Girls and women who are good climbers are now legion and a not inconsiderable number are leading the men. Phenomenal free climbers, climbing couples, all-women rope teams on the world's hardest routes are now to be found in many countries, not just in the USA, France, Italy, Germany and Spain. Like the Spanish model climbing couple Rikar Otegui and Josune Bereziartu, for example: free climbing on routes with little protection and mountaineering on classic rock faces is their passion. For instance, they went back to the 400m-high technical route Zarathustra on the Cotatuero in the Ordesa National Park in the Pyrenees, graded 8a/8a+, and climbed it free. Rikar Otegui was able to climb the crux — a horizontal roof — on-sight, wedging nuts between the old bolts for protection. Josune, one of the best girl climbers in the world, flashed the crux. She had already climbed an 8b+ in 1996, following on from Lynn Hill, Robyn Erbesfield, Susi Good and Mia Axon.

Achieving the next step up became an obsession. But for her, it was not about competing withthe men — comparisons with others were utterly irrelevant, what mattered to her was purely the question of what was possible beyond what she had accomplished so far. That's how it's been in rock climbing for the last 100 years. It is not the question: "Can women do something that men cannot do?" that counts, but the question: "Can I, Josune Bereziartu, climb something I could not climb yesterday?"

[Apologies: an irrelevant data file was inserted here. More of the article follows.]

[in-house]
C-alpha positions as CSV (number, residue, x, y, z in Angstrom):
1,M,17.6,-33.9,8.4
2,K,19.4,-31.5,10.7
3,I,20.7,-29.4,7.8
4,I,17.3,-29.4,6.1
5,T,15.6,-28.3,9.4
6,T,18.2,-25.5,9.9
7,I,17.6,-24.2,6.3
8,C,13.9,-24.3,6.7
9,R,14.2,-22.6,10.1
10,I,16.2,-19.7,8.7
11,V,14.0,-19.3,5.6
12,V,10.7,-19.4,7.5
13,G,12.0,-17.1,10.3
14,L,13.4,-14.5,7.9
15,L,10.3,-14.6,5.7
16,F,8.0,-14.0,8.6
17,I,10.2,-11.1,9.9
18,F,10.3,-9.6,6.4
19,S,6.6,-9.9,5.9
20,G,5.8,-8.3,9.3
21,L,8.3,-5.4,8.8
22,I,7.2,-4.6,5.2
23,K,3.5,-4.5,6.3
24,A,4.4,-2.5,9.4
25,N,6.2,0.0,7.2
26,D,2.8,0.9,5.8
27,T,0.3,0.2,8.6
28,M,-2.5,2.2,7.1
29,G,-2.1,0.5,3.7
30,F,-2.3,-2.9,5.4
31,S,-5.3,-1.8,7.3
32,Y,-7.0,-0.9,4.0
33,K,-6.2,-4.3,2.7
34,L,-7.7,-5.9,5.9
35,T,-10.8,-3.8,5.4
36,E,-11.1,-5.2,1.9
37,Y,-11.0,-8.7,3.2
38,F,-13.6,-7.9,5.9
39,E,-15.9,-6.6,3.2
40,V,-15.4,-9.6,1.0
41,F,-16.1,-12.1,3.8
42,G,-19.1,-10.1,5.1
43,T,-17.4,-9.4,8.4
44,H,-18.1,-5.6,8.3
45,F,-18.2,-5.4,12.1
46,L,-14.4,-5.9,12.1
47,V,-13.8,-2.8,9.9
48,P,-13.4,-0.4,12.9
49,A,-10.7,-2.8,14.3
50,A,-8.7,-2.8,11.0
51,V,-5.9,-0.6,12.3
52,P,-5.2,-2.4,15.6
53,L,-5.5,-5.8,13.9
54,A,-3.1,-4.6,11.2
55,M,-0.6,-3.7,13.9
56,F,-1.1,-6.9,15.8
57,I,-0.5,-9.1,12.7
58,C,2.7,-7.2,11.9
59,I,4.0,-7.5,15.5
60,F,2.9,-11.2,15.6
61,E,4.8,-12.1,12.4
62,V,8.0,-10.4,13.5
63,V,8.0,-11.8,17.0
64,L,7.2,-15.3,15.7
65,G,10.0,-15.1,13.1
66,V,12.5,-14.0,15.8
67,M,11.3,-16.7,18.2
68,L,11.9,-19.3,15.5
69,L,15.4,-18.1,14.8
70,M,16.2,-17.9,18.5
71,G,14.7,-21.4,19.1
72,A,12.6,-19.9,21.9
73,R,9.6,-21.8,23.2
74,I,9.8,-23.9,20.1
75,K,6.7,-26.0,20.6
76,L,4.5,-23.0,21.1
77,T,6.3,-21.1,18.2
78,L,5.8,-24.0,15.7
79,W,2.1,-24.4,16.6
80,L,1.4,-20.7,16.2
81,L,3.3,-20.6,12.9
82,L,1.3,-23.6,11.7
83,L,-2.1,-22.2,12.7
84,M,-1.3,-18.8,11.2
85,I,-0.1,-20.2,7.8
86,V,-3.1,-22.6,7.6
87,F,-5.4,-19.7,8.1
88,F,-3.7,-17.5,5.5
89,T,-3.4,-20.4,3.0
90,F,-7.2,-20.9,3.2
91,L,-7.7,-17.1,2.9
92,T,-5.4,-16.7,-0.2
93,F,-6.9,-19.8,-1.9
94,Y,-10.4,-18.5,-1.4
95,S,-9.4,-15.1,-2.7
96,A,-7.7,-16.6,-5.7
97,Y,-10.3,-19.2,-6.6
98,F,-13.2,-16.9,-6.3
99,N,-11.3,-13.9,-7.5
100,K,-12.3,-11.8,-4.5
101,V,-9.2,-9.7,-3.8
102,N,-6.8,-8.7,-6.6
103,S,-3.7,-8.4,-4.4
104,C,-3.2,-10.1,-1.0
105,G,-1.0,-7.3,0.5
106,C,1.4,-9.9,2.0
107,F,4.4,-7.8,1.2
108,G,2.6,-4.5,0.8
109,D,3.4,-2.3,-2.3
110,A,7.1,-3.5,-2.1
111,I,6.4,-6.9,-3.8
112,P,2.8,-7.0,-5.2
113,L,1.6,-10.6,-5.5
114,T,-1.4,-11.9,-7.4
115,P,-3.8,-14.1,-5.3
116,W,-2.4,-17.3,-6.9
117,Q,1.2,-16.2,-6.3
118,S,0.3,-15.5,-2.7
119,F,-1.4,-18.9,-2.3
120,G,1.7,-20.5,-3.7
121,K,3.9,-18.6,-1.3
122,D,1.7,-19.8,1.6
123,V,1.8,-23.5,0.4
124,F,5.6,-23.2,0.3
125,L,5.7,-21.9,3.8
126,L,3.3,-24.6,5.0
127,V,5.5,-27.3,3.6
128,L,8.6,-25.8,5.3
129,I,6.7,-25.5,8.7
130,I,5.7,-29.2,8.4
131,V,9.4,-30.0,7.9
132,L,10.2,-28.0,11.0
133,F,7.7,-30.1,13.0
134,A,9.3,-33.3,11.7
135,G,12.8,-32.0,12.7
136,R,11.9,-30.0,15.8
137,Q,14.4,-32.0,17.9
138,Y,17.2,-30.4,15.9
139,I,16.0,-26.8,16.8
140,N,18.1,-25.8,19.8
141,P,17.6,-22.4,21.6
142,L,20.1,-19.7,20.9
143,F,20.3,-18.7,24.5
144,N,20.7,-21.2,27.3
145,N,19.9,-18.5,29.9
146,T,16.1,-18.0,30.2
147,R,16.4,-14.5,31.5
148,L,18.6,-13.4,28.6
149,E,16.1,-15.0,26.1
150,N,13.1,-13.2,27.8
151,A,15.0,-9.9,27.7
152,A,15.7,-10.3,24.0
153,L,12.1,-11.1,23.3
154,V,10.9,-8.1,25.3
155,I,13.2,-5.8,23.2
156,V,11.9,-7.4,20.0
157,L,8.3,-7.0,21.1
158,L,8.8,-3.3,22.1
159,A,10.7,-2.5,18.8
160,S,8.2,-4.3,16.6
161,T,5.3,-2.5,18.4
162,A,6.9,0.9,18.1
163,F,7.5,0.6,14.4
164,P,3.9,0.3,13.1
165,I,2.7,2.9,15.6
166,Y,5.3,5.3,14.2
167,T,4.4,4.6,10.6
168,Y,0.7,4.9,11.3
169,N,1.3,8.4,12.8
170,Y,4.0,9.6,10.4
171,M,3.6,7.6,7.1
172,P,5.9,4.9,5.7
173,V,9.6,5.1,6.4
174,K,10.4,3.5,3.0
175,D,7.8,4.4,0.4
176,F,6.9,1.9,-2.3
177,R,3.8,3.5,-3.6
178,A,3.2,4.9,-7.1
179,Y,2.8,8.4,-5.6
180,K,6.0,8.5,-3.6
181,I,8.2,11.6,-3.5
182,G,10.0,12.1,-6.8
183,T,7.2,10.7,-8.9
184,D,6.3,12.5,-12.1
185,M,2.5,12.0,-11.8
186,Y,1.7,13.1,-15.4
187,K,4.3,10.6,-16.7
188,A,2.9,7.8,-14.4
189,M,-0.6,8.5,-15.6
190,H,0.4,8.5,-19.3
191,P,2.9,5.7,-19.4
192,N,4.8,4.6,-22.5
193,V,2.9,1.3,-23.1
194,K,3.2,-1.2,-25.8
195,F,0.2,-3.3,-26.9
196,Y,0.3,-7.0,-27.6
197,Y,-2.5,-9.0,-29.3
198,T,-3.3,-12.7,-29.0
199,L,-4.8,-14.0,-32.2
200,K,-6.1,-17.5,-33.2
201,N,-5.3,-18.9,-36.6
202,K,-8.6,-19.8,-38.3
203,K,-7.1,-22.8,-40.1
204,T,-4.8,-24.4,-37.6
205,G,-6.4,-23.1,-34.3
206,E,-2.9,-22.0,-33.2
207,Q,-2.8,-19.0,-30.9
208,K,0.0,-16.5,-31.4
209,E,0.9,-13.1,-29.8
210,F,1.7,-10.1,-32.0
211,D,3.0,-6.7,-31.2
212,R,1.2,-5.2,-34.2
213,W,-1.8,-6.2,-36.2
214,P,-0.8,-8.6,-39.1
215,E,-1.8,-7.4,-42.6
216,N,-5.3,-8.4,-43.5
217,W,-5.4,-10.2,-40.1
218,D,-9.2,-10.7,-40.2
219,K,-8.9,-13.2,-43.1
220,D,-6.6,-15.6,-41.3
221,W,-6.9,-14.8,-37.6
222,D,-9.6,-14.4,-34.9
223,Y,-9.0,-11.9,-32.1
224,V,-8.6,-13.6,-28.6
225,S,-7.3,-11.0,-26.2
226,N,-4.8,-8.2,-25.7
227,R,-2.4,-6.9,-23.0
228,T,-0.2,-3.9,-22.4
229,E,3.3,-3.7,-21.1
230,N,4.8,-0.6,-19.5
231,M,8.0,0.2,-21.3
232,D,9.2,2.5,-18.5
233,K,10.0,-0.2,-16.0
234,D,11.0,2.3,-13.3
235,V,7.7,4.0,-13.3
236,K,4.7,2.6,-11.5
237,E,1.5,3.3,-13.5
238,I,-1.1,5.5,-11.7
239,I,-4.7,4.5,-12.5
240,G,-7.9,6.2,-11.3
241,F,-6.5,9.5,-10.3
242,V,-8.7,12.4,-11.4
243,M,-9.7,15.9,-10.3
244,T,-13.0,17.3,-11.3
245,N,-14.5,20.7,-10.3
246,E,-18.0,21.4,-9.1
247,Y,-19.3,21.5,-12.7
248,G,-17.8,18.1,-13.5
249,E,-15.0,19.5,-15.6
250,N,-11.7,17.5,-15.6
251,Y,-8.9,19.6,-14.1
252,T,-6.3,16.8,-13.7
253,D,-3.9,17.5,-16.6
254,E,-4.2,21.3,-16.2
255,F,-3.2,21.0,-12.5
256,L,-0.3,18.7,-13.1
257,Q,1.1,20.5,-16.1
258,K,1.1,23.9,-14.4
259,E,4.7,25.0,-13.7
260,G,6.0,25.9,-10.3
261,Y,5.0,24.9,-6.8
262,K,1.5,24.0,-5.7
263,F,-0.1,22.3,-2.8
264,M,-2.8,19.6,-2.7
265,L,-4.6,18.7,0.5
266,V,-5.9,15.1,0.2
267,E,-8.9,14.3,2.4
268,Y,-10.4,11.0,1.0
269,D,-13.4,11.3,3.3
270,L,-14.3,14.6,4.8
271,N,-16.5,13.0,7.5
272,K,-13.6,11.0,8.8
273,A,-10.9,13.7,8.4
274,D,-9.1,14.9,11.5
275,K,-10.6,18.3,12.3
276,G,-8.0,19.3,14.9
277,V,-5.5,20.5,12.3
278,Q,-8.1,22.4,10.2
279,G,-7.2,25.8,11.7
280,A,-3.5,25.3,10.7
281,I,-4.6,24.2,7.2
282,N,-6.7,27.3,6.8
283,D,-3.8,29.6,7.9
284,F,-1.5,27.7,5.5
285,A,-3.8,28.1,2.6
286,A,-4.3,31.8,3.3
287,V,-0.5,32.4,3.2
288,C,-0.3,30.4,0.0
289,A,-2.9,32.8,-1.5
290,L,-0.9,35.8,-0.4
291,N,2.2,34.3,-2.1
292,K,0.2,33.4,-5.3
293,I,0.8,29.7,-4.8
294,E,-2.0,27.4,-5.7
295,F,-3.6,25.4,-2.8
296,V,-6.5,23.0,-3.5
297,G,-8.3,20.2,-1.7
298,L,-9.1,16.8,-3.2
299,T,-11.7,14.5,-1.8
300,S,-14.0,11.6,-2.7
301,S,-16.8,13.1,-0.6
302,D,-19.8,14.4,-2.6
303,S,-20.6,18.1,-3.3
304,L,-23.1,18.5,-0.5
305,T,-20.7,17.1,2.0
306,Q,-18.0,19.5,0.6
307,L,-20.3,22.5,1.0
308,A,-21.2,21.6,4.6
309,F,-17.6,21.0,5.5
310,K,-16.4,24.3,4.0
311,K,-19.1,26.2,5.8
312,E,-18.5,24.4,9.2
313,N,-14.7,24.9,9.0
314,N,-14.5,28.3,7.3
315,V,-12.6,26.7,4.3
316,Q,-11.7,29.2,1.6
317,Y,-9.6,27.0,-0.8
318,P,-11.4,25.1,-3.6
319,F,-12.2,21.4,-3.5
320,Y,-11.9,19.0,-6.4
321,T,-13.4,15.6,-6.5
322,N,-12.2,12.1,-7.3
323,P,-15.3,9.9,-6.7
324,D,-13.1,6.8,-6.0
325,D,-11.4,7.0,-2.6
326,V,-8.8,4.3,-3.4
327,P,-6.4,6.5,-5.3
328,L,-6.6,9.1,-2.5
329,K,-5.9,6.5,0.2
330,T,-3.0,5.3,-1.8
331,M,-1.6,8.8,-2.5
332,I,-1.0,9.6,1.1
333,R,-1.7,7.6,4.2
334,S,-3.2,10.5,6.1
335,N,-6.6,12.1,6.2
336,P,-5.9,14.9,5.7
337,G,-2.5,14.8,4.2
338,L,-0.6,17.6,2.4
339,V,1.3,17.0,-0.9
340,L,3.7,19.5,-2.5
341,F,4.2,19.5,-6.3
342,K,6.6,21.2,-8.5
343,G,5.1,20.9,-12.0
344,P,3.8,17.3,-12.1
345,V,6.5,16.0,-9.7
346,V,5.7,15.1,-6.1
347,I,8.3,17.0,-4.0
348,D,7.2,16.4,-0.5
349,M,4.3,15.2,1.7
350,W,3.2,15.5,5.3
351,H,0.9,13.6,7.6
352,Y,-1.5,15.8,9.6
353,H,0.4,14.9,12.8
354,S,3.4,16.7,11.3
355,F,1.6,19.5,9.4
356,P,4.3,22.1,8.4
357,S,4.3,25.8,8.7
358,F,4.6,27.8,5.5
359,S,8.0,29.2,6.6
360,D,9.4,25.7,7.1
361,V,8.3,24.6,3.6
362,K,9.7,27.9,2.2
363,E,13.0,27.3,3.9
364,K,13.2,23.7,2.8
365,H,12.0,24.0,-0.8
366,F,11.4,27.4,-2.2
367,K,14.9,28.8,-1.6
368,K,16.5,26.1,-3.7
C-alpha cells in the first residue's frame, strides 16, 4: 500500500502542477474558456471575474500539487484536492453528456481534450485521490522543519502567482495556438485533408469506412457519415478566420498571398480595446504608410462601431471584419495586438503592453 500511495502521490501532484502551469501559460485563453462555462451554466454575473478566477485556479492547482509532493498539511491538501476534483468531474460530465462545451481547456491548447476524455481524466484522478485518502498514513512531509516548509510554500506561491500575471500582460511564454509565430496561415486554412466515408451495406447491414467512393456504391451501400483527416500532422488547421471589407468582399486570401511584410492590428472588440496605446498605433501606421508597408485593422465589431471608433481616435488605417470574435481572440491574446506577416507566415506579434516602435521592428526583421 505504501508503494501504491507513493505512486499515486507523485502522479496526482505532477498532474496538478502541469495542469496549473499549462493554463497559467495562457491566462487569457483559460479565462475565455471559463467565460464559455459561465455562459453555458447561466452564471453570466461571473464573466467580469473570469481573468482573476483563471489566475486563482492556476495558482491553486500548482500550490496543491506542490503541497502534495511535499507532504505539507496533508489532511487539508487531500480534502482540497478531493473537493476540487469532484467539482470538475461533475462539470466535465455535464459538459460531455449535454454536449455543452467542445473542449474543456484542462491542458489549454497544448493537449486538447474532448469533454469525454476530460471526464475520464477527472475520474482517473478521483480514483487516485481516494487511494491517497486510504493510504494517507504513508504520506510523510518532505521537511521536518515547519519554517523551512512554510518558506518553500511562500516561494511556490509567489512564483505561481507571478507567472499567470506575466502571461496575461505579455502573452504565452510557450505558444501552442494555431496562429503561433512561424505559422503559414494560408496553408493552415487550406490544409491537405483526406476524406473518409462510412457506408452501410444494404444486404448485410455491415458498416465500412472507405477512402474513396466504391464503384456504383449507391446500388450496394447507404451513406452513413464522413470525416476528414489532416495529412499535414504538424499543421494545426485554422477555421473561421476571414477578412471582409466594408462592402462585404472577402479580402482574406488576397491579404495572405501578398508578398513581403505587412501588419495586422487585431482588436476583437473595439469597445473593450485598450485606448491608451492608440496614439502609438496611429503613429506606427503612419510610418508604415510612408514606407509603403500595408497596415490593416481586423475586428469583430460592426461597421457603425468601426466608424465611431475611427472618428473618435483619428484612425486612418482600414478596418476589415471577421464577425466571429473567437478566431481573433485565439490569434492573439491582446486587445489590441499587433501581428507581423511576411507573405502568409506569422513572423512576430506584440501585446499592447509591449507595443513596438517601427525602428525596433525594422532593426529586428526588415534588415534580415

I am amazed on the one hand by the high degree of climbing skill, and on the other by the self-assurance with which girls and women participate in the climbing scene. They are part of it — there are no two ways about it. They express themselves by doing what they can do with the same commitment, training and obsessiveness as their male colleagues. Dörte Pietron climbs up the west face of the Cerro Torre in Patagonia. Ines Papert and Lisi Steurer spend a few weeks climbing in the Cirque of the Unclimbables in northwest Canada — one of the world's most beautiful climbing regions with Lotus Flower Tower, Mackenzie Mountains, Middle Huey Spire — where they achieve first ascents and the hardest of repetitions. All free and as if it was the most natural thing in the world, so that the question of whether women should be doing this tough "men's sport" does not even arise. Both sexes are "riders on the storm" whenever they face the exposed conditions on a mountain with wind and weather, danger and difficulty.